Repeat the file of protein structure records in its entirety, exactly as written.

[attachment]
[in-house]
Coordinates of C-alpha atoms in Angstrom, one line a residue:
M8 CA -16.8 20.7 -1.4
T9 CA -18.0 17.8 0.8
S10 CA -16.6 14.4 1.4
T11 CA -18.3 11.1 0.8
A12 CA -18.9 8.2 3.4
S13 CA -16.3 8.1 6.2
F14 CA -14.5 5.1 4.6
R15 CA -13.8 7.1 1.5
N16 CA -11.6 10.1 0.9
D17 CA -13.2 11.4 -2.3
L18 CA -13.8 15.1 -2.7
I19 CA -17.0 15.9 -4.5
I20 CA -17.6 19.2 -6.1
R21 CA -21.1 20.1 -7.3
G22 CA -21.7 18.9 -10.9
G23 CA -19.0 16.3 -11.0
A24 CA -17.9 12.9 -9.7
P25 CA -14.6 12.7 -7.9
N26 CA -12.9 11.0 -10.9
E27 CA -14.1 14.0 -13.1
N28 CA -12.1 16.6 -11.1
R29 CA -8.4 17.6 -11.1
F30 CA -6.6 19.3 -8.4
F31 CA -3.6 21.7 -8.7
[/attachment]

[in-house]
Coordinates of C-alpha atoms in Angstrom, one line a residue:
M8 CA -16.8 20.7 -1.4
T9 CA -18.0 17.8 0.8
S10 CA -16.6 14.4 1.4
T11 CA -18.3 11.1 0.8
A12 CA -18.9 8.2 3.4
S13 CA -16.3 8.1 6.2
F14 CA -14.5 5.1 4.6
R15 CA -13.8 7.1 1.5
N16 CA -11.6 10.1 0.9
D17 CA -13.2 11.4 -2.3
L18 CA -13.8 15.1 -2.7
I19 CA -17.0 15.9 -4.5
I20 CA -17.6 19.2 -6.1
R21 CA -21.1 20.1 -7.3
G22 CA -21.7 18.9 -10.9
G23 CA -19.0 16.3 -11.0
A24 CA -17.9 12.9 -9.7
P25 CA -14.6 12.7 -7.9
N26 CA -12.9 11.0 -10.9
E27 CA -14.1 14.0 -13.1
N28 CA -12.1 16.6 -11.1
R29 CA -8.4 17.6 -11.1
F30 CA -6.6 19.3 -8.4
F31 CA -3.6 21.7 -8.7